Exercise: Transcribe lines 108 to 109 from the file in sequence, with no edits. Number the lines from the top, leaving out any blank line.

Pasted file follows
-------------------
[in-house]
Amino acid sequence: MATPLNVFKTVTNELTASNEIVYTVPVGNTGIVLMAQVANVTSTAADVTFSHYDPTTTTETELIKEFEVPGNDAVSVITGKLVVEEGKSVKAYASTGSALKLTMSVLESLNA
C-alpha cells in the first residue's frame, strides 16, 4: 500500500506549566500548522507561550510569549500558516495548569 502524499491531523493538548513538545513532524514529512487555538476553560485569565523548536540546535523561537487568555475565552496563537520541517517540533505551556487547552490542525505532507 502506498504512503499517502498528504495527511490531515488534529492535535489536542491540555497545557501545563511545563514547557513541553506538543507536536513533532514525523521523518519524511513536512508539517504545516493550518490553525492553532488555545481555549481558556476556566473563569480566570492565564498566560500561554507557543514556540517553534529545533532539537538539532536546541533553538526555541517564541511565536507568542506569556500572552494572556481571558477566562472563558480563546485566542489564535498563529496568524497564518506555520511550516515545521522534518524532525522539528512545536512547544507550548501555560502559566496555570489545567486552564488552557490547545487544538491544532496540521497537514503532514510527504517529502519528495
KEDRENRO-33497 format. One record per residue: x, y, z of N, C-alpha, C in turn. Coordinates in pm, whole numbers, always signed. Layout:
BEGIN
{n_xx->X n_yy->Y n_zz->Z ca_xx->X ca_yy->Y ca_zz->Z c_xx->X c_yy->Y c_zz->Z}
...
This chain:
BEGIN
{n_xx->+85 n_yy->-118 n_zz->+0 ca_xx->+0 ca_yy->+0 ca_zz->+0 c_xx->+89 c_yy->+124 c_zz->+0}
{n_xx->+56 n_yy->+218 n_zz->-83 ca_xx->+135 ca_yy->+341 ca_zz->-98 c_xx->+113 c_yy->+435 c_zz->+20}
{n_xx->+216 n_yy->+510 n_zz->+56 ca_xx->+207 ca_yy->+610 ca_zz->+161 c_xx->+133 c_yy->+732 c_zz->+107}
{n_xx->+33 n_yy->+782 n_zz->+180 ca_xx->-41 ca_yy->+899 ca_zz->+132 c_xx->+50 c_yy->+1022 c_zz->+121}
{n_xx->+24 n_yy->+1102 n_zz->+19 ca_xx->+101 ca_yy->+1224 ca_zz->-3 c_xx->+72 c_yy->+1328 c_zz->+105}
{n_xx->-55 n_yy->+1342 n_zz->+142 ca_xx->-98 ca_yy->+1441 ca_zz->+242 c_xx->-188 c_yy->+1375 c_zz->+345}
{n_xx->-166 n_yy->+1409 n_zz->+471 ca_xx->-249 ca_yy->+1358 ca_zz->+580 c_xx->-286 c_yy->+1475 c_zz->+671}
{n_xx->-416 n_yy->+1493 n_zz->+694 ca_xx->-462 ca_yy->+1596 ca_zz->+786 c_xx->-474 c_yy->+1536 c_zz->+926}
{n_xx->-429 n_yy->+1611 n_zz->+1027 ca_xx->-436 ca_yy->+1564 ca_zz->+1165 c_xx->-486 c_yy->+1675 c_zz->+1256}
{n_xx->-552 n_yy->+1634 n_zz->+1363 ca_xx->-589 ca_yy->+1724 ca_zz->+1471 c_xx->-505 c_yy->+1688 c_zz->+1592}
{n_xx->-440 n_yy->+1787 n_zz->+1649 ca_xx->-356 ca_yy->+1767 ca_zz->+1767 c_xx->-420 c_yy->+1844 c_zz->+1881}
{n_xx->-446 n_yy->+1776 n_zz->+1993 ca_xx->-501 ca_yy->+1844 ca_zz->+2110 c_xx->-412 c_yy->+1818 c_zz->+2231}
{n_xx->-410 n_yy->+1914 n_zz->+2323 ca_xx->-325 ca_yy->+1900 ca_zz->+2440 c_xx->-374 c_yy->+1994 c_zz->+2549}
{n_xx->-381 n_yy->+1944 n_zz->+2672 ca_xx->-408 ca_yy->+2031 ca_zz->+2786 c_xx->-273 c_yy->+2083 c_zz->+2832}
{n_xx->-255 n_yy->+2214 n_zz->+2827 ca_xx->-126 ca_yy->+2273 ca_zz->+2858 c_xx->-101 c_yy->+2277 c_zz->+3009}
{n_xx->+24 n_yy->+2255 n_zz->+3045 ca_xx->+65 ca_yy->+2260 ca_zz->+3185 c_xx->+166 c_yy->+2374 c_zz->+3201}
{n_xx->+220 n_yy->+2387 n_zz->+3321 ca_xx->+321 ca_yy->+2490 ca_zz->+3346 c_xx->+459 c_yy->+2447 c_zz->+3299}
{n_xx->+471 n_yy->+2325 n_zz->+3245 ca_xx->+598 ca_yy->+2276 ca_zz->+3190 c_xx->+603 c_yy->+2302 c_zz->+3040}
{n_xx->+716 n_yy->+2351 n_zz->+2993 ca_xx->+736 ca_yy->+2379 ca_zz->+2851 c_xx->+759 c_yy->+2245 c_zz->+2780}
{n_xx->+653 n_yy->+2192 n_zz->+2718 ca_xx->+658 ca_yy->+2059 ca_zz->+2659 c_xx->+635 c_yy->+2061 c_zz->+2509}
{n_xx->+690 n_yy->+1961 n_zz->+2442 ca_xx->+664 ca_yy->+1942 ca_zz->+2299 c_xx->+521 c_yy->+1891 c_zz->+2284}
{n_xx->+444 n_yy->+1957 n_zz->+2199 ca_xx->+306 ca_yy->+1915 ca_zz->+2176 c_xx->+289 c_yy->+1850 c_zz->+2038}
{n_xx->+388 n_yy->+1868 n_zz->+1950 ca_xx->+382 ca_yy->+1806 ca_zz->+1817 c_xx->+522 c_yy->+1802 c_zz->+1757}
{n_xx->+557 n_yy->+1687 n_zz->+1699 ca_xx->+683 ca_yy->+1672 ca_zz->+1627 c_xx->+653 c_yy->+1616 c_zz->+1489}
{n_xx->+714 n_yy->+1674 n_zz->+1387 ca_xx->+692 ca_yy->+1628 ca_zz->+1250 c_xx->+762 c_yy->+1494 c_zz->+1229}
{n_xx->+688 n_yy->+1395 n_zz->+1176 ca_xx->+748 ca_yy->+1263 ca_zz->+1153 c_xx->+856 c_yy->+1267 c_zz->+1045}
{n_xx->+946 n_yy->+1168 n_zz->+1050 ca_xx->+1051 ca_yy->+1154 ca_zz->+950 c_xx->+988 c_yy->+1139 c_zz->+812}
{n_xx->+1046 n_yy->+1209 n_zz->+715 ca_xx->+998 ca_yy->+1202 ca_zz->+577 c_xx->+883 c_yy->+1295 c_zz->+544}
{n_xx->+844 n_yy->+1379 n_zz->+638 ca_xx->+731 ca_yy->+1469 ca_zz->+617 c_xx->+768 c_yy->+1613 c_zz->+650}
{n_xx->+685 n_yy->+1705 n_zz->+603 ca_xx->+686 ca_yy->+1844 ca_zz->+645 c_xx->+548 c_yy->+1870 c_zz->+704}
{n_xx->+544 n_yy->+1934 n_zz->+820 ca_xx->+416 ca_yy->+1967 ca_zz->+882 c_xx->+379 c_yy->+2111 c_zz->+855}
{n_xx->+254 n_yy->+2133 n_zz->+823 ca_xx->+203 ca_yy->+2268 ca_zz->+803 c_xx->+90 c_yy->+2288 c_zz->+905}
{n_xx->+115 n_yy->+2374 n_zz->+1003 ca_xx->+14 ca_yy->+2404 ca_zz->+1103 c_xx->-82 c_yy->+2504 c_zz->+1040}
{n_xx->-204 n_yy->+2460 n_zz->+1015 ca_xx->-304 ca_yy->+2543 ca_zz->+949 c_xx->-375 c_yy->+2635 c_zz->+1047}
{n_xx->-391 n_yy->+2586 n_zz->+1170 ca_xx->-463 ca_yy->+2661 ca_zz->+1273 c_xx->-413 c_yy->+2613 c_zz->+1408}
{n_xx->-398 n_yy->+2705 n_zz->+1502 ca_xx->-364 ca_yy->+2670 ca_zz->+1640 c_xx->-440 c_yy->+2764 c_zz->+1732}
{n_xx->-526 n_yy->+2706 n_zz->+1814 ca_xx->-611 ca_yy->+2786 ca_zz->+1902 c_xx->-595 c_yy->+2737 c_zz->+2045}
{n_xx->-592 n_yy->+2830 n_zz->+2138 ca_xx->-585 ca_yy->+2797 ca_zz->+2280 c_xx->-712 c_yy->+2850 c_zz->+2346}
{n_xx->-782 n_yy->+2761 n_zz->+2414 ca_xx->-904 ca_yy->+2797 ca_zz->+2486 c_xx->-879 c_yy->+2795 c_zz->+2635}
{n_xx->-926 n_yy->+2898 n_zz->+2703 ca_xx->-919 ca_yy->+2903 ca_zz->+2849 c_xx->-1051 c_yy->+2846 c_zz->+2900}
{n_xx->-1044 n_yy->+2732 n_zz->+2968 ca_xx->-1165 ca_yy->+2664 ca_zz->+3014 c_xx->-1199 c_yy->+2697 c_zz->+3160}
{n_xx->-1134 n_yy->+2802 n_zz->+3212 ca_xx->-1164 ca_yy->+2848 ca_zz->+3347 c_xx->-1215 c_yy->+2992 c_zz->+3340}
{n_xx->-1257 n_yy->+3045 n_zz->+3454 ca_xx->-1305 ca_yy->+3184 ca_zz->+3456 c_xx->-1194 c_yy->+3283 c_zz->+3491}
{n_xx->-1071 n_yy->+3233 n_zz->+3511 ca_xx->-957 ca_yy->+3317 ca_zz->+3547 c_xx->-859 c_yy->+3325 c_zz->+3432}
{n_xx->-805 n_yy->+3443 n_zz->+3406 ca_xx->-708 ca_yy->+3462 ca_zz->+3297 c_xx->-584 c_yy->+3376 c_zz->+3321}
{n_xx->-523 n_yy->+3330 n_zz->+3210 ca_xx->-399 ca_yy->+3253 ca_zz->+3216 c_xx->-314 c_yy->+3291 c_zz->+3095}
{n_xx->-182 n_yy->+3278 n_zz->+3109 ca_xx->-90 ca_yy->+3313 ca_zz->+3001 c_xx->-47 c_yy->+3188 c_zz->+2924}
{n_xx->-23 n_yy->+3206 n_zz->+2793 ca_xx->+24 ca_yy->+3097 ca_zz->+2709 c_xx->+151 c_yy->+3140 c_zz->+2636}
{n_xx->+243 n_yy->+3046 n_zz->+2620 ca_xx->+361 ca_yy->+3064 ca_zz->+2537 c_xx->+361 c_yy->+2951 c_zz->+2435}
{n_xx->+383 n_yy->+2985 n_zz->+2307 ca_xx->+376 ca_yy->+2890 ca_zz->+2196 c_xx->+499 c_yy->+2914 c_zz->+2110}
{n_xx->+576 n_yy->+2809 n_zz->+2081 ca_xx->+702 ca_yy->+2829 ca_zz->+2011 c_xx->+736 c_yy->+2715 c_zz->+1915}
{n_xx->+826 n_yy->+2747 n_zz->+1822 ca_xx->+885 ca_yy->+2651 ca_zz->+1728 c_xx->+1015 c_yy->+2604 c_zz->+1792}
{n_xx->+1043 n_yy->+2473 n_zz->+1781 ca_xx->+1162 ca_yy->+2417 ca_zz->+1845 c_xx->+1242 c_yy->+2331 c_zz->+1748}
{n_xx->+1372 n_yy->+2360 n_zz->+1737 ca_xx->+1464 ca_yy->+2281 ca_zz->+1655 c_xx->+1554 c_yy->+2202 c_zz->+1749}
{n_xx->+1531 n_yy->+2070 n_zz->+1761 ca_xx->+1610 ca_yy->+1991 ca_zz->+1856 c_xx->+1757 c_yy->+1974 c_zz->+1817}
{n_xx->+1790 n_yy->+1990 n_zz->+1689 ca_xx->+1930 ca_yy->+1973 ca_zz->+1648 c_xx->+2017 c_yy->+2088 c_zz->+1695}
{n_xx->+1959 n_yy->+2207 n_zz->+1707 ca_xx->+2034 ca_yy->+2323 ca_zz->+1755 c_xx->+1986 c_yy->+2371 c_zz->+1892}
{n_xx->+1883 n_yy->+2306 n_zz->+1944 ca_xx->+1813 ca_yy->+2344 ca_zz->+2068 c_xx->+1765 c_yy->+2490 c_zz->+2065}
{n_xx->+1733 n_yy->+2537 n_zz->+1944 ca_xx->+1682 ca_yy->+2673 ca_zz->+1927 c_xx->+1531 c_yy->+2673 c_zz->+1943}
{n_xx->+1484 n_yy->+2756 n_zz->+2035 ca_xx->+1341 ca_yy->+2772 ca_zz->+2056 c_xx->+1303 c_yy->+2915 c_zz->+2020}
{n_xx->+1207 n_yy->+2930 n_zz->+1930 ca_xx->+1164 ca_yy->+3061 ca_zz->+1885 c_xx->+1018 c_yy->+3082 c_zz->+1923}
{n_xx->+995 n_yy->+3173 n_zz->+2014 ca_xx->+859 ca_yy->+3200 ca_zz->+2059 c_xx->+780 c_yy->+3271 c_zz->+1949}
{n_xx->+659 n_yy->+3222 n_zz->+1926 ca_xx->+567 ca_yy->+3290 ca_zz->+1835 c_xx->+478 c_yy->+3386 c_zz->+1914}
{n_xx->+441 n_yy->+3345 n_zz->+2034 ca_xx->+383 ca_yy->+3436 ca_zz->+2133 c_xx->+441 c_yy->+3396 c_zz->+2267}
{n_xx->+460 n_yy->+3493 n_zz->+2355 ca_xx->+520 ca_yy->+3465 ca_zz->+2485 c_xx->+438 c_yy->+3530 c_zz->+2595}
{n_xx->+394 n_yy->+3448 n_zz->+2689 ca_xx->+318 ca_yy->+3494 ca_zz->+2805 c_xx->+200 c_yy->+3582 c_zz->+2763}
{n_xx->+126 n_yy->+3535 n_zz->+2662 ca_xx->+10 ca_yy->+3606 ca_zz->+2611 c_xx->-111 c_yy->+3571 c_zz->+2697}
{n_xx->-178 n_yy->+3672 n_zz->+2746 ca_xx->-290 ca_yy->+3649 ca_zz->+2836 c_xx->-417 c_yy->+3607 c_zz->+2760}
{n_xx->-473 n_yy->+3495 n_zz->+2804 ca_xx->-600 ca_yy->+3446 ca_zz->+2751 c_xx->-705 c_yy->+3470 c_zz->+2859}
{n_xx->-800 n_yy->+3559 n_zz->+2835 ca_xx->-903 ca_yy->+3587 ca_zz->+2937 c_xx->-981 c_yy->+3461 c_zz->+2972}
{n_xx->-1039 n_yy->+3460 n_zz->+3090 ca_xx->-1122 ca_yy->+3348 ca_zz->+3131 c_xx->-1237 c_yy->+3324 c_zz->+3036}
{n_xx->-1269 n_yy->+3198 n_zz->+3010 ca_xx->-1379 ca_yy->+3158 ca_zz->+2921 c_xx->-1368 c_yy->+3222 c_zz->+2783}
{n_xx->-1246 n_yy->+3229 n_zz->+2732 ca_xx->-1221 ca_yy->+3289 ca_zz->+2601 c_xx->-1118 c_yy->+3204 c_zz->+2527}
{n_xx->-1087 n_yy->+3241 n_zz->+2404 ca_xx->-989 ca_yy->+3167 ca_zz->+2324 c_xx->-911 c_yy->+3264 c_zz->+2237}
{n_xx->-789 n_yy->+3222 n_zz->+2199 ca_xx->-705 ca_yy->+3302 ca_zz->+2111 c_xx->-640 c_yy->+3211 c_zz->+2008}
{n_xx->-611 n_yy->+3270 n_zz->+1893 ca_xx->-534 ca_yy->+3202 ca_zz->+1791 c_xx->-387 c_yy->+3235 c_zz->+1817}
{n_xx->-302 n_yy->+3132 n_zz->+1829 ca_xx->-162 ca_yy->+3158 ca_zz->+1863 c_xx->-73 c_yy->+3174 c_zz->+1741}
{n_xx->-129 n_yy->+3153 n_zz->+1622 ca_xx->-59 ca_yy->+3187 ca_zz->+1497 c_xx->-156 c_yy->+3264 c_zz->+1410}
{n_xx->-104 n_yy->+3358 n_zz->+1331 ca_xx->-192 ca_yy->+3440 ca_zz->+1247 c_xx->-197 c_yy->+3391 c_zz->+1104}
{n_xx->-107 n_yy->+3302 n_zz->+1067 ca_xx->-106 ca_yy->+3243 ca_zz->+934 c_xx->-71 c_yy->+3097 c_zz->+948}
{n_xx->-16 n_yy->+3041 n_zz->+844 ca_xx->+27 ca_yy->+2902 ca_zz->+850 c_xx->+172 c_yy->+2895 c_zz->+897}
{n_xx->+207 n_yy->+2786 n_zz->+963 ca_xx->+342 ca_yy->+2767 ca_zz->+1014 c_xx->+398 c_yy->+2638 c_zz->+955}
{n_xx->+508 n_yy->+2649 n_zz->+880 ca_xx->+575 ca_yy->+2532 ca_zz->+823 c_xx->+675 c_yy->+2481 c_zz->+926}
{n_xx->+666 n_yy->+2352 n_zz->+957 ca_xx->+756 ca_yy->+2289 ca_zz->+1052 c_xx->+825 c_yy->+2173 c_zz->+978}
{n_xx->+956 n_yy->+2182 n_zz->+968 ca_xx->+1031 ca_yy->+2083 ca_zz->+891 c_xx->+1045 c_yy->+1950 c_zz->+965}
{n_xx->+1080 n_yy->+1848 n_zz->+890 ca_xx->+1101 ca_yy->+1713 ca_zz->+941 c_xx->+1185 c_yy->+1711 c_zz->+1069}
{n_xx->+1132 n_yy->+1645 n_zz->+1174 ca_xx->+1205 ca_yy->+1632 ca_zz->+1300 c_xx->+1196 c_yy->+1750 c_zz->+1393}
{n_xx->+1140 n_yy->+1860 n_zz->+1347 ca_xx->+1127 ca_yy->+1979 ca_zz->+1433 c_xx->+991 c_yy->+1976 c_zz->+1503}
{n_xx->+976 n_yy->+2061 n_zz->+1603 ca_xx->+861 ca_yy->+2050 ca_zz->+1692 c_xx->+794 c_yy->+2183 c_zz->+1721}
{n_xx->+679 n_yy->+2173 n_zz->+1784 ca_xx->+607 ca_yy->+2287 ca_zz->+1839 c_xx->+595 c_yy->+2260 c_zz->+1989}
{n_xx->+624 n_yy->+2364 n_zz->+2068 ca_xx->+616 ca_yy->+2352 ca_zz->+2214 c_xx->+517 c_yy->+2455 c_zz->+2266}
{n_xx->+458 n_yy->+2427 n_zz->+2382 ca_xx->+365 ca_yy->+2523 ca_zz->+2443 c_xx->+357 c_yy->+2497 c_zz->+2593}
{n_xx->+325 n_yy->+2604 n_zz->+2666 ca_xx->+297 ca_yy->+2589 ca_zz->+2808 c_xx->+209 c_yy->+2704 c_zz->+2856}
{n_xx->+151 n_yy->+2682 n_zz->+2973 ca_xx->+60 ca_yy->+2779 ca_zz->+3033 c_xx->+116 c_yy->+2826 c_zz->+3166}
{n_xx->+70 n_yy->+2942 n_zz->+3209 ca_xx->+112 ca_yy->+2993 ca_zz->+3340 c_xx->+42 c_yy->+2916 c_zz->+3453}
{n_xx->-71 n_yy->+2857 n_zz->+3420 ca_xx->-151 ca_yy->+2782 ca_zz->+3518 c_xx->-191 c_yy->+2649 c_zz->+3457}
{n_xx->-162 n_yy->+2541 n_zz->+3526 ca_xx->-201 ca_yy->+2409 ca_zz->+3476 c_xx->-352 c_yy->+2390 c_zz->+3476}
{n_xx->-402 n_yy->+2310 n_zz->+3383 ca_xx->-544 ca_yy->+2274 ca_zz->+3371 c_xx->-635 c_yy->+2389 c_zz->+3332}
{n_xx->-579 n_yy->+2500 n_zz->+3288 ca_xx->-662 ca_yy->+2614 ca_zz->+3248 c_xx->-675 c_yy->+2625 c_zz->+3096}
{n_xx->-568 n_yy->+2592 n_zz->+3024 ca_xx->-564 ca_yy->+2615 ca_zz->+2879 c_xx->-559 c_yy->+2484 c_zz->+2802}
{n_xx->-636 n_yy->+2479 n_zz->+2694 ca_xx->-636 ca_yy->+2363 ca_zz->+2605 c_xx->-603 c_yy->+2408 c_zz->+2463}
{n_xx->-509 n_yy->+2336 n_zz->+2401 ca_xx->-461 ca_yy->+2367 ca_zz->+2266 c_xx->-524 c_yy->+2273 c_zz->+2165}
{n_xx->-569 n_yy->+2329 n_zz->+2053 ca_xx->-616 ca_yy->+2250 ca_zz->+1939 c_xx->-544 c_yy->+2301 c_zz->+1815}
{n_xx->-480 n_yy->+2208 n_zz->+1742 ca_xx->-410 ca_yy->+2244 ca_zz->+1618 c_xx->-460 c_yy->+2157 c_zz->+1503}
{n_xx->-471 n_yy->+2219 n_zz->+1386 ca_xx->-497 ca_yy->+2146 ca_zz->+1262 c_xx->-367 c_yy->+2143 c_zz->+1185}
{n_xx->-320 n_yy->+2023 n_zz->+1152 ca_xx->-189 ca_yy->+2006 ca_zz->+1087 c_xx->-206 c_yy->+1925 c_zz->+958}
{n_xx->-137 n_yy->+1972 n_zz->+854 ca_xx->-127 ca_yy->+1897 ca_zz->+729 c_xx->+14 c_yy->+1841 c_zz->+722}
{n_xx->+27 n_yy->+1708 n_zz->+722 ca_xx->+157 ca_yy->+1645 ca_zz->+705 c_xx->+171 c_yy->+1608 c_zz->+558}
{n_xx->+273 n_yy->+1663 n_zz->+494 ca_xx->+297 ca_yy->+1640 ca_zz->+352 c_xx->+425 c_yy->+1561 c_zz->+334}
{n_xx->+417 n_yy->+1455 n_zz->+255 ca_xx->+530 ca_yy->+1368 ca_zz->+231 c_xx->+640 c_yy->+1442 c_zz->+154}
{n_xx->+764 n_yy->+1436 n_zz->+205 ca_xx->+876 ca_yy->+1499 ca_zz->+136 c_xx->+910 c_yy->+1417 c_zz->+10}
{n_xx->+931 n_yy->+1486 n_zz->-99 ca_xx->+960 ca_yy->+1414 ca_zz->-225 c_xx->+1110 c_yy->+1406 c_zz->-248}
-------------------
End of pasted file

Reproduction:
{n_xx->-579 n_yy->+2500 n_zz->+3288 ca_xx->-662 ca_yy->+2614 ca_zz->+3248 c_xx->-675 c_yy->+2625 c_zz->+3096}
{n_xx->-568 n_yy->+2592 n_zz->+3024 ca_xx->-564 ca_yy->+2615 ca_zz->+2879 c_xx->-559 c_yy->+2484 c_zz->+2802}